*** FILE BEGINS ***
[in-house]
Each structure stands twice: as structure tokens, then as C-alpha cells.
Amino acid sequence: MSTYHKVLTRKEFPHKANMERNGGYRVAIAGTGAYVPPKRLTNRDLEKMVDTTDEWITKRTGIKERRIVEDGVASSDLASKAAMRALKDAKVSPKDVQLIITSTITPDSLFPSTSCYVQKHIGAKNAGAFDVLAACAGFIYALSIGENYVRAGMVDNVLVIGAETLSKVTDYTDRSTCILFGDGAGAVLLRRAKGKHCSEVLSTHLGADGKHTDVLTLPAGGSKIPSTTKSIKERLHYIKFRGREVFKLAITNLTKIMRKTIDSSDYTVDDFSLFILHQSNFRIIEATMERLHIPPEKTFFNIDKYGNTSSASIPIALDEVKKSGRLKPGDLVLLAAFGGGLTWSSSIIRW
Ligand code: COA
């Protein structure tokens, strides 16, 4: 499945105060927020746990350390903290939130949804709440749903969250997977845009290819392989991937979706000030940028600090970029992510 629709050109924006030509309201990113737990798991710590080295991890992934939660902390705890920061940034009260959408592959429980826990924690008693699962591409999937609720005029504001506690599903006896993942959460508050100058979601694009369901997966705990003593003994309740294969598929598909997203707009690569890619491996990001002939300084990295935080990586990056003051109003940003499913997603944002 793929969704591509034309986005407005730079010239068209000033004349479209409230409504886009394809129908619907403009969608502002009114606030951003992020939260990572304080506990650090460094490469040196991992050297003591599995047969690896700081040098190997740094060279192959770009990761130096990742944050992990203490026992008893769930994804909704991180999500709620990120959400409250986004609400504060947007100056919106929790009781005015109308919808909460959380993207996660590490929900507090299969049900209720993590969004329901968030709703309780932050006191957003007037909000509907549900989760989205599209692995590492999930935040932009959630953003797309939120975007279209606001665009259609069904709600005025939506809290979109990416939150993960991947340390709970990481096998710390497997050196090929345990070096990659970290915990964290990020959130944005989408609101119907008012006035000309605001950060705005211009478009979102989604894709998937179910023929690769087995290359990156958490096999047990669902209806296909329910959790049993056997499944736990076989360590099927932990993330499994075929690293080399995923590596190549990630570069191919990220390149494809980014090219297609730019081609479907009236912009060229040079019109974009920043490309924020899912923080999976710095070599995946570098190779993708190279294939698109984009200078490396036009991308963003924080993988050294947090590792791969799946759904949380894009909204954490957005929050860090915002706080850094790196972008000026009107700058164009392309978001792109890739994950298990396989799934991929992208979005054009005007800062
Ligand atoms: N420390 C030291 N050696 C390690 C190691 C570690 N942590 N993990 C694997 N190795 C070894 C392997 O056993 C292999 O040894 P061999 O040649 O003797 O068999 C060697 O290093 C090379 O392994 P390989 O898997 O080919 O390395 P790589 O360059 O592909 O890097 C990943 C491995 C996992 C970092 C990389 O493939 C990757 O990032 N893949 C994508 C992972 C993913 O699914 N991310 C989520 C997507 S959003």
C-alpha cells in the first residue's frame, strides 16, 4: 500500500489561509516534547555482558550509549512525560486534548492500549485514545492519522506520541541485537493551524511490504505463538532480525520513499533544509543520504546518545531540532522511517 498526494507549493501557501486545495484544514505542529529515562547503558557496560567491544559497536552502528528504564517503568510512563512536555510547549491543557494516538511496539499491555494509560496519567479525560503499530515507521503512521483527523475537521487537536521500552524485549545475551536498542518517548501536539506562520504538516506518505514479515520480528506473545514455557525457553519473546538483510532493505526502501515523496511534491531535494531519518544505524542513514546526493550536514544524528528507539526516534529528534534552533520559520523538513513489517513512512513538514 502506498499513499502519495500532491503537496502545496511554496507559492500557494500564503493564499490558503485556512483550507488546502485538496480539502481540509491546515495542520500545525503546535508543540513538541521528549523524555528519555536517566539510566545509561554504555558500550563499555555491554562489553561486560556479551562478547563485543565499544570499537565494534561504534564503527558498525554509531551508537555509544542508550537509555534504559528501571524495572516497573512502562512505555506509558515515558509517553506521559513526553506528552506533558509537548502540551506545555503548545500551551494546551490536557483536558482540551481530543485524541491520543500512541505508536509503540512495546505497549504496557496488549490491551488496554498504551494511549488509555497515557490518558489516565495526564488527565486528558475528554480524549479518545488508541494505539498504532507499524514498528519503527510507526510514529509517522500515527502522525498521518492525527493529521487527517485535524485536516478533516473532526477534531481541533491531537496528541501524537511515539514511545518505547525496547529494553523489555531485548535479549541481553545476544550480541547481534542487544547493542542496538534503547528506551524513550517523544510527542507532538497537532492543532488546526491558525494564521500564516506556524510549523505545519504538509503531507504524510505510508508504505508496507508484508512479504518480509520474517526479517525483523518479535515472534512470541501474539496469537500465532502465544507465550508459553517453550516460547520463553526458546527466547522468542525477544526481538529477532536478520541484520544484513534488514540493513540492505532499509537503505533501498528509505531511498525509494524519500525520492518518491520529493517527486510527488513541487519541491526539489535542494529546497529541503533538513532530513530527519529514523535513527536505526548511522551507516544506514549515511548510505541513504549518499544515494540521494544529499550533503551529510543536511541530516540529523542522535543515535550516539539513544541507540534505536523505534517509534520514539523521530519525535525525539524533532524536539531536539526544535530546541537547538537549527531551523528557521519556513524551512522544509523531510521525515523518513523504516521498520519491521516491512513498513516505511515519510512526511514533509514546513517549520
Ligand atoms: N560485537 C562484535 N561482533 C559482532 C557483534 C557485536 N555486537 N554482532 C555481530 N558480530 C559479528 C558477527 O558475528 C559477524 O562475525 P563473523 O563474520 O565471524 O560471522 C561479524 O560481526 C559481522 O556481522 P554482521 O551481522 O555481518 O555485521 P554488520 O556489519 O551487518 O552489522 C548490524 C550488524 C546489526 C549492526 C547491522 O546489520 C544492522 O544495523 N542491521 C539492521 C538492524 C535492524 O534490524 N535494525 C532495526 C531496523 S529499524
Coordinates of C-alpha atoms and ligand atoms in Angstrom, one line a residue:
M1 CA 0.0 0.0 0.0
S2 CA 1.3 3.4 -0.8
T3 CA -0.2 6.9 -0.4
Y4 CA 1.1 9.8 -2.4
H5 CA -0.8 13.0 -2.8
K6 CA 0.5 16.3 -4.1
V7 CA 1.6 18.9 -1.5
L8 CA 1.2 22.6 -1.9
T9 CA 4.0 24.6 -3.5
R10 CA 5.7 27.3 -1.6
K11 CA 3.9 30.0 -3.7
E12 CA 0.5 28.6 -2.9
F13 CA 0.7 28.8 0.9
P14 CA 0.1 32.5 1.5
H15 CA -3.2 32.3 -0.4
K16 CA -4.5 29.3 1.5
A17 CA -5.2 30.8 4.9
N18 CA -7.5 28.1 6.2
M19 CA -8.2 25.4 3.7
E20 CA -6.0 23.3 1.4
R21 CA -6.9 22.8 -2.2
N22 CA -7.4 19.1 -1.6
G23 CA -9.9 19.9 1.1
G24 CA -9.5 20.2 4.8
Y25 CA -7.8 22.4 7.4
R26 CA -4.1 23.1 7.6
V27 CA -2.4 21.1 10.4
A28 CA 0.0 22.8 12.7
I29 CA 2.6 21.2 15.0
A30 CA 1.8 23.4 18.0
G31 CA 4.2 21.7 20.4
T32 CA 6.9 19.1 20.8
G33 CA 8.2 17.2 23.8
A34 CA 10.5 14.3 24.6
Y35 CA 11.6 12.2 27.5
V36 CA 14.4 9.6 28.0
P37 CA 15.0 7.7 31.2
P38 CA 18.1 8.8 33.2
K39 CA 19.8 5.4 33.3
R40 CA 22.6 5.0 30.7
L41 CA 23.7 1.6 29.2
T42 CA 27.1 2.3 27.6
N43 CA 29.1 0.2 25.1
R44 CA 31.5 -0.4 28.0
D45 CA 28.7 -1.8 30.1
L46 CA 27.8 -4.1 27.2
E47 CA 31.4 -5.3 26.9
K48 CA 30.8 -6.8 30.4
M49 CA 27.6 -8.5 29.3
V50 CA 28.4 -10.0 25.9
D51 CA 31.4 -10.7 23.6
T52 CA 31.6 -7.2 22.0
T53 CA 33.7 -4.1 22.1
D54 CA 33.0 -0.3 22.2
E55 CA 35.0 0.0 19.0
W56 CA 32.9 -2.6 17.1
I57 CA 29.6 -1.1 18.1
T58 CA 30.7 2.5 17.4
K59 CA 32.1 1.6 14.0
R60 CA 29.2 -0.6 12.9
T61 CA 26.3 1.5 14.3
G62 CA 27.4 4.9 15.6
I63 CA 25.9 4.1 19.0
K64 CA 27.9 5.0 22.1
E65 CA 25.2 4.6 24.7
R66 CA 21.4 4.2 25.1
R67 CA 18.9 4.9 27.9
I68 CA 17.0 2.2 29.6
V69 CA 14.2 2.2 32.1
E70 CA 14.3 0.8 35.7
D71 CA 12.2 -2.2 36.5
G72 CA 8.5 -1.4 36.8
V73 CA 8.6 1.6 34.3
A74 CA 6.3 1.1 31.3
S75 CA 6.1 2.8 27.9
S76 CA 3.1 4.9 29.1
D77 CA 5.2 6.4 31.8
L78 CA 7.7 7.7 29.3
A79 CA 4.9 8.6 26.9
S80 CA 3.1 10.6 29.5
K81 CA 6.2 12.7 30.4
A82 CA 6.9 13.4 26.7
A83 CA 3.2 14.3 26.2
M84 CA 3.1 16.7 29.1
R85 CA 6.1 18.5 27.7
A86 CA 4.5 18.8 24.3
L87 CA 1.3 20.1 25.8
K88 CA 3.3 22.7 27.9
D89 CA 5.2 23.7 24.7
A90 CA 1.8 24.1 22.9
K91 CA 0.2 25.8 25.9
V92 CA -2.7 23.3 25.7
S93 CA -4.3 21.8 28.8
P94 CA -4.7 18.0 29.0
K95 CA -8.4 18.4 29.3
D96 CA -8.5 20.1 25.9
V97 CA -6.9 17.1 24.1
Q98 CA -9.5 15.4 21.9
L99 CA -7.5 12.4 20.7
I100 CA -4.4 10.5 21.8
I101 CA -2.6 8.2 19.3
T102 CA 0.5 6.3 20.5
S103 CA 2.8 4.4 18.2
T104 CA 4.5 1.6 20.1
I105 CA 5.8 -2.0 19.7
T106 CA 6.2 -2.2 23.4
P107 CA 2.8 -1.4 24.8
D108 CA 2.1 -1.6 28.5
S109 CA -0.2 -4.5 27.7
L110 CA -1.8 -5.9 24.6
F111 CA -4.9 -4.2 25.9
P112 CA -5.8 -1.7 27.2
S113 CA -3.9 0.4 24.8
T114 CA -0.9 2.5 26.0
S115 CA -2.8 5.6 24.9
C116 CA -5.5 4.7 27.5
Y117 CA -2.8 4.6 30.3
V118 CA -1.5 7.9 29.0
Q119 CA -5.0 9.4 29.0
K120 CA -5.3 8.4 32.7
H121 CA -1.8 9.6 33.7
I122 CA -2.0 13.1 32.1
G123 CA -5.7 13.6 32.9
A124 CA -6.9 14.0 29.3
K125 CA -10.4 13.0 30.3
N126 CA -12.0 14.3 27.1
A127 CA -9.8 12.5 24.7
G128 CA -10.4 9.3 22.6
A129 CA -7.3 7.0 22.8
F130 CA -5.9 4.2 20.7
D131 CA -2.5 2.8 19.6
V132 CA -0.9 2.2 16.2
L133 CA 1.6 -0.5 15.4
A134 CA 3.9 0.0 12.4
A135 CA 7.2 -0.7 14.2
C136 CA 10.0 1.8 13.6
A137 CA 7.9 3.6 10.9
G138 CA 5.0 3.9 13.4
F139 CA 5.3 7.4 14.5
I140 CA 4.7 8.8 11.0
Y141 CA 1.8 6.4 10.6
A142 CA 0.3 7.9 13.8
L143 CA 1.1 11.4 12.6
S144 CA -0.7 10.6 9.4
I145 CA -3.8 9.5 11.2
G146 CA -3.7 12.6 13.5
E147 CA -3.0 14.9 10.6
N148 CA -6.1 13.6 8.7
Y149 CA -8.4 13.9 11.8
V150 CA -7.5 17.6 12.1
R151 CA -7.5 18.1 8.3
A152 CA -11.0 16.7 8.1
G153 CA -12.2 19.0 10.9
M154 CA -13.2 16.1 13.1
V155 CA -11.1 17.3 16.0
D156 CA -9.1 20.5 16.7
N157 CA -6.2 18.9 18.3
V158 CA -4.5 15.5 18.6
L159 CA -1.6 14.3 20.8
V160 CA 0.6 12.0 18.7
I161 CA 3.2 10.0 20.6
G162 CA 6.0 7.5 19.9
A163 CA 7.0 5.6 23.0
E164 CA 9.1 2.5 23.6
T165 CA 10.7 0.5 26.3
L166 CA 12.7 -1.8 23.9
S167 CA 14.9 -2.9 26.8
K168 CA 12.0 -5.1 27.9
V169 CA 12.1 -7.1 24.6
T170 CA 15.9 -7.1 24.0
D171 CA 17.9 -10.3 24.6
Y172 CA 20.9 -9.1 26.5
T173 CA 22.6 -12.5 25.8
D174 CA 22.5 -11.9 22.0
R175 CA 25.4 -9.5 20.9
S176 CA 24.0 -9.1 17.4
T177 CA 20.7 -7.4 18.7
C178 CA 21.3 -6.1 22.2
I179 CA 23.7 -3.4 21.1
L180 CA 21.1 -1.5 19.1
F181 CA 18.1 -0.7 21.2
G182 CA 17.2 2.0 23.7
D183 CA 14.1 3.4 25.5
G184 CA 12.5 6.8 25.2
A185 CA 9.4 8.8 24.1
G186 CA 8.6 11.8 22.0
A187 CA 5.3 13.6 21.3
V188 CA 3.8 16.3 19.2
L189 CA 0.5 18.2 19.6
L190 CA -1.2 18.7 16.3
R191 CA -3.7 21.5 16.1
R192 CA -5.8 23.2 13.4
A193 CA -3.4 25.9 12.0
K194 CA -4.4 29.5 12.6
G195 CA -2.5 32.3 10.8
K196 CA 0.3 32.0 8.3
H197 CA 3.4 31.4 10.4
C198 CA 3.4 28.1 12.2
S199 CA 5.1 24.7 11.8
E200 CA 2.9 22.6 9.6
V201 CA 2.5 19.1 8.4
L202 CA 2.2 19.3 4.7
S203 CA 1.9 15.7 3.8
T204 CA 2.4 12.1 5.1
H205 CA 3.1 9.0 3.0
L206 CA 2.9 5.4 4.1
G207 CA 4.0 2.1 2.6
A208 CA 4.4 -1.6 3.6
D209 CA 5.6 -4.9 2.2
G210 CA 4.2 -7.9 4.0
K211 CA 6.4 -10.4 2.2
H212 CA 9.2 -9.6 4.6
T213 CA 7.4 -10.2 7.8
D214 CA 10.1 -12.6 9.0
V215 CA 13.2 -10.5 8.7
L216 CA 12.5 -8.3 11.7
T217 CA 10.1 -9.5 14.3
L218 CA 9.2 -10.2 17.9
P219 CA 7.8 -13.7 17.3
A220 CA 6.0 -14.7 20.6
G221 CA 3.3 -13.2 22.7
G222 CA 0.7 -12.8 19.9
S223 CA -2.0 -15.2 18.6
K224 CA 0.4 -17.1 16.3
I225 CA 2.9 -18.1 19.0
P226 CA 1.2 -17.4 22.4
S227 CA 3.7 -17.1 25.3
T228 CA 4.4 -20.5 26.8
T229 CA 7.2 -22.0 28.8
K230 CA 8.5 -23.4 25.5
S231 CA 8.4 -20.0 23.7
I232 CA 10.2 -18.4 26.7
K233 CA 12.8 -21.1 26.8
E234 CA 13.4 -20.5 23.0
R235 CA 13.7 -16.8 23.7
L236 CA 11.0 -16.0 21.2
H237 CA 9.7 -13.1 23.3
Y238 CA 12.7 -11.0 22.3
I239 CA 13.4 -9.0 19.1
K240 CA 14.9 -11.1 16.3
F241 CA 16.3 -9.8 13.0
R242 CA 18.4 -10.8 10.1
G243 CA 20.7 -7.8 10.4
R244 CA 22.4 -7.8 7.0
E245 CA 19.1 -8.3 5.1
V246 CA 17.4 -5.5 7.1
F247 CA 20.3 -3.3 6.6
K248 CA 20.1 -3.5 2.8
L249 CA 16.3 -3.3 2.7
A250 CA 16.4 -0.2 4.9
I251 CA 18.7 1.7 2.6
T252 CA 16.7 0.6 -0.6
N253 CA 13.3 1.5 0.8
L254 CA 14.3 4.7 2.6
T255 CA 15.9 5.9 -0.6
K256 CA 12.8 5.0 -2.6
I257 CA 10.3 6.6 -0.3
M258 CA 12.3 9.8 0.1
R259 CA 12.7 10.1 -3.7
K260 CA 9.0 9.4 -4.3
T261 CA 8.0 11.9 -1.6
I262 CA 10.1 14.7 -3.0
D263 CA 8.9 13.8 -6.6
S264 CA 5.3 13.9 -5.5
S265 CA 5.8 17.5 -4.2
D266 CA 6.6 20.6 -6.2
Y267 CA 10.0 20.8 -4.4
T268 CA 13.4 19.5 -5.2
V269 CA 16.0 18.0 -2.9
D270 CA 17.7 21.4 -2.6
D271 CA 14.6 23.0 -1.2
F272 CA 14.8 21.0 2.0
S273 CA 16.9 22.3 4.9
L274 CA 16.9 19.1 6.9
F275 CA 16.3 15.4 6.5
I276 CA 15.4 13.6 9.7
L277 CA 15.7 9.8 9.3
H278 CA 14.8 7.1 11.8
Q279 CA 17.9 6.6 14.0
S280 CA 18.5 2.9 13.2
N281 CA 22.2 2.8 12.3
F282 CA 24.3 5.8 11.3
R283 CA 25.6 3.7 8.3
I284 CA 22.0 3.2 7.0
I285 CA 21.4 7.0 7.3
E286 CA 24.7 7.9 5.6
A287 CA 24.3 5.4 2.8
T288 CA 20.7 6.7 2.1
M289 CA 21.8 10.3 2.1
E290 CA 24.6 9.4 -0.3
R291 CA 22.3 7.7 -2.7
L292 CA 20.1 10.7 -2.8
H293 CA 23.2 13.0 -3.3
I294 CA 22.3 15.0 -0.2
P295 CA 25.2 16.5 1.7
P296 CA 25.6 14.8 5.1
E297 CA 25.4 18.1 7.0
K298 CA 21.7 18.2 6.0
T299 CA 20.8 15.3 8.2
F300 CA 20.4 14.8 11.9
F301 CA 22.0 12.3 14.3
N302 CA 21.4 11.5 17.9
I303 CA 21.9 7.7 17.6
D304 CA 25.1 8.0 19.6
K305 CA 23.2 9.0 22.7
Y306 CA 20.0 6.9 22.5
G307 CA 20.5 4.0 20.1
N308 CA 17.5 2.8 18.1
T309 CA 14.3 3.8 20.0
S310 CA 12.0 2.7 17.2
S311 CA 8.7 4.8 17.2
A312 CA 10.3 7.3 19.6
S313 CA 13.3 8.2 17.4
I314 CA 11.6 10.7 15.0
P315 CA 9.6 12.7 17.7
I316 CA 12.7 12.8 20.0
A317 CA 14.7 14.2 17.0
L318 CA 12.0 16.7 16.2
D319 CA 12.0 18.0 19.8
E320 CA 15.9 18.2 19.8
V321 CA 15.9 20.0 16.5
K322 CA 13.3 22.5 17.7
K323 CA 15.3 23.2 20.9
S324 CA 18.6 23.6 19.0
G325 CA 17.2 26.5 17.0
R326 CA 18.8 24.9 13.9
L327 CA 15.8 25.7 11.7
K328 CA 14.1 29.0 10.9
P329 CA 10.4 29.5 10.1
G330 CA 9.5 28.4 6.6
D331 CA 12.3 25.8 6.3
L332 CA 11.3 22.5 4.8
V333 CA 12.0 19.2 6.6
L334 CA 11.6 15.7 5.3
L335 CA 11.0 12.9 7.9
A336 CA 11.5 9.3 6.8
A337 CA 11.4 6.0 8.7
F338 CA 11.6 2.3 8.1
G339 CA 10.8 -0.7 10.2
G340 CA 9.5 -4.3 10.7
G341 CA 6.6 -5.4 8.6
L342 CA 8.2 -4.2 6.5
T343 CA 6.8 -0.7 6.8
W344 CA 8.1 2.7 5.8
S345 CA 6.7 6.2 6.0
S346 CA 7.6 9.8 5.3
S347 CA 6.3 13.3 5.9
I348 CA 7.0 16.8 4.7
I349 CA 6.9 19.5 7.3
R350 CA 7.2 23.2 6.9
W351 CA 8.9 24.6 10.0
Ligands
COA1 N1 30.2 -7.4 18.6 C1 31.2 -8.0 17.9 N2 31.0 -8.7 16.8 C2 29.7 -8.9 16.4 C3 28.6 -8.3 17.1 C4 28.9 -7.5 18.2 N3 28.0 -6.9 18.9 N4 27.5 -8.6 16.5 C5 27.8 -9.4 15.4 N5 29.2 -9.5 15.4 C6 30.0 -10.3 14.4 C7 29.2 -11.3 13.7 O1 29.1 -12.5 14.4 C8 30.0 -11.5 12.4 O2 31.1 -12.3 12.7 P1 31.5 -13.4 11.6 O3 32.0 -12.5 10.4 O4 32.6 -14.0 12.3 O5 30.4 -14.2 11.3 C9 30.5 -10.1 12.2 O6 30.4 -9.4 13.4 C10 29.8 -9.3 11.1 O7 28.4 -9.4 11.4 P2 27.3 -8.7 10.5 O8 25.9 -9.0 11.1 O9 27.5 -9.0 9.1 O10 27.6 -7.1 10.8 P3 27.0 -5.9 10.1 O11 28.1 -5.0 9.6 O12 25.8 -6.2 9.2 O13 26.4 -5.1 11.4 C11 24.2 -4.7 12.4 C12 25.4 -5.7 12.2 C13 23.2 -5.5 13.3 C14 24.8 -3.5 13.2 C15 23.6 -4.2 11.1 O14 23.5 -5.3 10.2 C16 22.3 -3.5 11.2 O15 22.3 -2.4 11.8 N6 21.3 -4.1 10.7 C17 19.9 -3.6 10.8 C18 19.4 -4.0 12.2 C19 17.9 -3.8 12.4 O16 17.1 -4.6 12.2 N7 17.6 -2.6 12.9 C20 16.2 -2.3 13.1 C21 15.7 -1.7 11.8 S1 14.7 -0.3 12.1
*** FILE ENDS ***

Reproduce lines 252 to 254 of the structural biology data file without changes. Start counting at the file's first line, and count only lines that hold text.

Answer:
G243 CA 20.7 -7.8 10.4
R244 CA 22.4 -7.8 7.0
E245 CA 19.1 -8.3 5.1